As a rookie in electoral politics, Democrat Caroline Sullivan is excelling in one of the most important parts of the game, raising more than $108,000 in her race for a seat on the Wake County Board of Commissioners – about eight times as much as her opponent.
Running against Holly Springs businessman Dale Cooke, Sullivan has raised money not only from state Democratic stalwarts such as former President Bill Clinton’s Chief of Staff Erskine Bowles, former N.C. Secretary of State Rufus Edmisten, former Jim Hunt Chief of Staff Franklin Freeman and former Raleigh Mayor Smedes York, but also from political operatives, including more than 20 registered federal lobbyists in the Washington area.
Many of Sullivan’s contributions, she said, came from friends she made during the eight or nine years in which she and husband Richard Sullivan, a major fundraiser for Clinton and others, lived in the Washington area.
“They were excited I was running,” Sullivan said of her donors. “They knew me, and they think I will do a good job.”
During the early 2000s, Sullivan served as a fundraiser for former Senate President Pro Tem Marc Basnight.
Cooke, who’s taken in $12,271 in funding, is the founder and president of MCH Systems, a Holly Springs-based company that supplies computer systems for use by the military.
Cooke said he knew going into the election that Sullivan and her husband, who is treasurer of the Democratic Governors Association, had a background in fundraising and that she would likely be able to outspend him.
“Fortunately, that doesn’t always matter to the voters,” Cooke said.
Emphasizing her background as a mother and community volunteer, Sullivan is a candidate for one of three slots on the Wake County Board of Commissioners on Tuesday’s general-election ballot. County Board of Elections officials don’t keep a comparative count of fundraising totals, but Sullivan’s totals were likely among the highest seen for a board slot. Another round of disclosures comes after the election, but as a comparison, board Chair Paul Coble had filed fundraising totals of a little less than $80,000 just before the 2010 election.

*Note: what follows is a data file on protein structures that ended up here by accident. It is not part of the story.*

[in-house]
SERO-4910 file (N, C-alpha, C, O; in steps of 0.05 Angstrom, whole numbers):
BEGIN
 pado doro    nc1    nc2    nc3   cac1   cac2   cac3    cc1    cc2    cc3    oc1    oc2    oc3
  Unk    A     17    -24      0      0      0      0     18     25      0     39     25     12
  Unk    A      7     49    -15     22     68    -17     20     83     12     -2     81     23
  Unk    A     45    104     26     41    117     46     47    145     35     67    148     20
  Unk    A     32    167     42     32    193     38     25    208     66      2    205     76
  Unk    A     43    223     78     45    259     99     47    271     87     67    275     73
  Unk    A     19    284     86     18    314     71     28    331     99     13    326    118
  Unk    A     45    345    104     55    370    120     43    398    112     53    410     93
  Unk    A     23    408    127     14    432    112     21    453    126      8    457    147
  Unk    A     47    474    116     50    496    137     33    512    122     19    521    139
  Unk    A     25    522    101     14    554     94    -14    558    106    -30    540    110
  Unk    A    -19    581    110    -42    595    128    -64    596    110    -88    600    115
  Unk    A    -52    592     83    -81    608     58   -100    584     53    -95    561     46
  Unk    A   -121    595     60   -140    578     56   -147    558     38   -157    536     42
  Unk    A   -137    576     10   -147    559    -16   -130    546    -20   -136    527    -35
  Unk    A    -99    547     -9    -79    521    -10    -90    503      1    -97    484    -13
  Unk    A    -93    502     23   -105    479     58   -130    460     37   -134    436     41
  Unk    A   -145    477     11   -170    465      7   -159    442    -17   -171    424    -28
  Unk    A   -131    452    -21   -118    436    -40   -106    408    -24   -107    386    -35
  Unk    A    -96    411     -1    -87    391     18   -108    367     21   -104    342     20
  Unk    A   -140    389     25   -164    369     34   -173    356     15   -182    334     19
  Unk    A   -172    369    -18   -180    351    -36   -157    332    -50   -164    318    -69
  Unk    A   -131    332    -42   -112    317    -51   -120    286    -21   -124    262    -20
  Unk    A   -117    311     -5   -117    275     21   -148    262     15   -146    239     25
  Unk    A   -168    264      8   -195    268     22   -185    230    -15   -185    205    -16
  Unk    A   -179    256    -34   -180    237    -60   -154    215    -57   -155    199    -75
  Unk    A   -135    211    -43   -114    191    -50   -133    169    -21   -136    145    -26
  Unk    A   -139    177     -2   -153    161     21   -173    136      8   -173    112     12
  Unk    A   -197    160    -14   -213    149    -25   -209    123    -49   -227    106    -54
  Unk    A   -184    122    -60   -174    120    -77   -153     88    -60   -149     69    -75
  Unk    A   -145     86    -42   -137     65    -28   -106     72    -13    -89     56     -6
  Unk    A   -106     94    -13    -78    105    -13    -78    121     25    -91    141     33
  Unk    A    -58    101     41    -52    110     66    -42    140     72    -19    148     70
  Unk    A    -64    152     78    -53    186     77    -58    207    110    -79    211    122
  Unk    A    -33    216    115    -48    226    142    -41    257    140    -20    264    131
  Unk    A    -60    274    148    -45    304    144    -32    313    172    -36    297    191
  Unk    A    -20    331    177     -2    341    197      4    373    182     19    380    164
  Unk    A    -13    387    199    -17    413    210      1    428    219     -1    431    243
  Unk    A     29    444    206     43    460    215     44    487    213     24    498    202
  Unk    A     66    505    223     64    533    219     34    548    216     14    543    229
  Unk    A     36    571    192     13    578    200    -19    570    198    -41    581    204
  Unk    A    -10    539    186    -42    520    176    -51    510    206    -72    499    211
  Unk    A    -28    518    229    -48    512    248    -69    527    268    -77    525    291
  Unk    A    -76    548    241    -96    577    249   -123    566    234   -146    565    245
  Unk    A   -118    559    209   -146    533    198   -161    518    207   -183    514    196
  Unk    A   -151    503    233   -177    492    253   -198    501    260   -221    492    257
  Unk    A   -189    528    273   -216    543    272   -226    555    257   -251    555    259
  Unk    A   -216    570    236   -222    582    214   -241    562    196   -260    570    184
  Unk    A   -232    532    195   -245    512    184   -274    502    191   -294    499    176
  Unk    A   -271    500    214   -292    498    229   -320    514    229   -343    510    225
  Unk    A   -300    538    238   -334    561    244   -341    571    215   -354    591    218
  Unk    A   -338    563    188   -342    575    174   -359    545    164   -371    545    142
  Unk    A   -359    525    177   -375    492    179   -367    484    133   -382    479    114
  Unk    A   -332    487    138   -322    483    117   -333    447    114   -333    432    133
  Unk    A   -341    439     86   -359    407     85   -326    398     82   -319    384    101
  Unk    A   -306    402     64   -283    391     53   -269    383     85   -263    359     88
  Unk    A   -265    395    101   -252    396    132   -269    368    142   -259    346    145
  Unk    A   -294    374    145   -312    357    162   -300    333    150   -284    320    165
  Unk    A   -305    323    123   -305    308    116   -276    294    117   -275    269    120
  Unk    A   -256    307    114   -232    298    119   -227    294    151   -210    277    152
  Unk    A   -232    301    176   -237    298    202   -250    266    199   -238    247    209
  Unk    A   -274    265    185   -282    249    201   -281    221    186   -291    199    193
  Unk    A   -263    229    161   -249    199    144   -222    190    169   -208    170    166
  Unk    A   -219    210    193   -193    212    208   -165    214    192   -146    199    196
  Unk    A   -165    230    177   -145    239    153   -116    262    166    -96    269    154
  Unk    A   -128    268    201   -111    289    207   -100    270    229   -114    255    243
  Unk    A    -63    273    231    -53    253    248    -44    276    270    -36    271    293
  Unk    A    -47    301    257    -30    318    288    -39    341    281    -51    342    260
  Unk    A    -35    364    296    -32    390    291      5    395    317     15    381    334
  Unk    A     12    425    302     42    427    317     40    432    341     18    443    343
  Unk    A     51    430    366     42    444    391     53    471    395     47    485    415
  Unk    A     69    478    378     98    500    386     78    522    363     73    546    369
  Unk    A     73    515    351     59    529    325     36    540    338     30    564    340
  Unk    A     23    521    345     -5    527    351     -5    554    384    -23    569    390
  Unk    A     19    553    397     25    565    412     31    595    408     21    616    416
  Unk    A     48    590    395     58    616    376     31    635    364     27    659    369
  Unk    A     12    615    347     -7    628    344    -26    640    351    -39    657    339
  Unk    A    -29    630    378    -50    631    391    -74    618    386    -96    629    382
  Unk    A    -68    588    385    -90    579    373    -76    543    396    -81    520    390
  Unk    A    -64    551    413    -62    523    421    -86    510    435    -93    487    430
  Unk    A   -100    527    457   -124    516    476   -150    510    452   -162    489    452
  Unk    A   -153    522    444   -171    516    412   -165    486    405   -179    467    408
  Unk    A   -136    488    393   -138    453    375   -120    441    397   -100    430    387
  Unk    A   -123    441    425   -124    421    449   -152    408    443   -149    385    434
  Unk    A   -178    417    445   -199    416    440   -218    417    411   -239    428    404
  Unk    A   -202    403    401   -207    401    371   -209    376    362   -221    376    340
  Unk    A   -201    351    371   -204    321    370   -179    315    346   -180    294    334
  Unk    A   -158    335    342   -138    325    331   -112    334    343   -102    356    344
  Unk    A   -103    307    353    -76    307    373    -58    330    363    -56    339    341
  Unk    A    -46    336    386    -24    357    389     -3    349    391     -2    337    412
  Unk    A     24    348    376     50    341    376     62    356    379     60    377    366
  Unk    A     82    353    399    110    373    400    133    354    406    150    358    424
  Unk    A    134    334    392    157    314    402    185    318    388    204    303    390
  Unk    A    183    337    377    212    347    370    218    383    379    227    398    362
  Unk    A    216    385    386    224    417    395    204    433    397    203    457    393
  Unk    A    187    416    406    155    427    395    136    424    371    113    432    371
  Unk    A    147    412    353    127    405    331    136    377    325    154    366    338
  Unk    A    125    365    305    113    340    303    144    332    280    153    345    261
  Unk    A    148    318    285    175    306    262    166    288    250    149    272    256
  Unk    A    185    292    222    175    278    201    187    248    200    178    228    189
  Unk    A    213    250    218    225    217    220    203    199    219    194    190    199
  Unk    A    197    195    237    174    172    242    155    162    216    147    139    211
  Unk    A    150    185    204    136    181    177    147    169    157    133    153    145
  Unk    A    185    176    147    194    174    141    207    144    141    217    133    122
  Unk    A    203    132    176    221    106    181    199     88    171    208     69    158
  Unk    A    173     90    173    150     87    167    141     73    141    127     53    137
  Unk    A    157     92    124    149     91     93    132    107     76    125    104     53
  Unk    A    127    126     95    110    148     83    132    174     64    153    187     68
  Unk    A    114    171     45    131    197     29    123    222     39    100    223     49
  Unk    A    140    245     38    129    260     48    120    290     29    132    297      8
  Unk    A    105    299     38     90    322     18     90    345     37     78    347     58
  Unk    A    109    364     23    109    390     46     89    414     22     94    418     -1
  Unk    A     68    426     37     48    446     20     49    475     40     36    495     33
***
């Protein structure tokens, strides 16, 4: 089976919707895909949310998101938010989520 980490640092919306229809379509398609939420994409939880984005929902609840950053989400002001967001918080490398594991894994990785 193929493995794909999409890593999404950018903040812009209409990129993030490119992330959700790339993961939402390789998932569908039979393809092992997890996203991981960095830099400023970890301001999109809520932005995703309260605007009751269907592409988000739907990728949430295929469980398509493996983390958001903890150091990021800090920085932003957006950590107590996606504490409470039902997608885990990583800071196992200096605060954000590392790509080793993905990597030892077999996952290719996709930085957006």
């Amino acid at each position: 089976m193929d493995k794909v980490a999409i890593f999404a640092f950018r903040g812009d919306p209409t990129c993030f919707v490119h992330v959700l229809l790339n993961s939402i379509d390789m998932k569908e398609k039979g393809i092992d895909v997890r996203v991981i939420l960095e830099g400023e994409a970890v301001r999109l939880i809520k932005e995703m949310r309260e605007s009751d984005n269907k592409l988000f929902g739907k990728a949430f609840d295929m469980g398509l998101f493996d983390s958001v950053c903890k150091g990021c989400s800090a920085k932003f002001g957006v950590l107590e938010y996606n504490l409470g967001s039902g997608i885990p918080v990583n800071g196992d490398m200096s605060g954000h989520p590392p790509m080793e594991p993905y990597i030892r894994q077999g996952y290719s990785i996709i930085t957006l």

Coble faced a hard-fought challenge from local Democratic party leader Jack Nichols in a race that could have changed the balance of power on the seven-member body. The board controls a budget of more than $900 million and oversees services for a population nearing 1 million people. This year’s elections are all for seats held by Democrats. Even with a sweep, the Democrats won’t be able to flip the board away from GOP control.
“It strikes me as a lot of money in a very low-profile race that is not going to change the body from one party to another,” said Claude Pope, a former chairman of the Wake County Republican Party.
Cooke’s donors included state Rep. Nelson Dollar, former county board Chair Gary Pendleton, Register of Deeds Laura Riddick, and current board member Tony Gurley. Gurley congratulated Sullivan on her fundraising while acknowledging they would likely have political differences if she is elected.
“That doesn’t bother me that she’s raising money from people outside of Wake,” Gurley said. “After trying to raise money, I don’t hold it against anybody. She’s obviously a better fundraiser than I am.”
Among Sullivan’s donors was Joyce Abousie, who was listed as giving $4,000 in the most recent round of campaign finance disclosures. Abousie heads St. Louis-based Telephone Contact Inc., described as a voter contact, telemarketing and direct mail firm. According to the company’s website, Abousie has worked on more than 500 political campaigns in management and consultant roles.
“She was at my wedding,” Sullivan said. “A lot of these people know that I’m a hard worker and have a good heart and will.”
Sullivan said she does not want to climb higher on the electoral ladder and does not expect to be asked for political favors from donors.
“I don’t think Erskine Bowles wants anything from me,” she said.
Caroline and Richard Sullivan moved to Raleigh in the early 2000s. In 1997, Richard Sullivan underwent questioning by then-Sen. Fred Thompson, a Tennessee Republican, during hearings on illegal contributions by foreign nationals. During the 1996 campaign season, Sullivan was finance director of the Democratic National Committee.
The late Washington Post columnist Mary McGrory wrote in 1997 that Richard Sullivan, then 33, seemed to be “the designated fall guy for the Democratic National Committee,” getting sympathy from members of both parties during hearings on the contributions.
In Wake County, six-term incumbent Betty Lou Ward came in second in the fundraising race, based on the latest campaign finance reports, with about $33,000. Her Republican opponent, mortgage broker Paul Fitts, had raised $11,450.96.
Democrat James West is unopposed in his quest to take a full-time seat on the board after being appointed to fill the term of Harold Webb, who became ill during the current term.
Staff researcher Brooke Cain contributed to this story.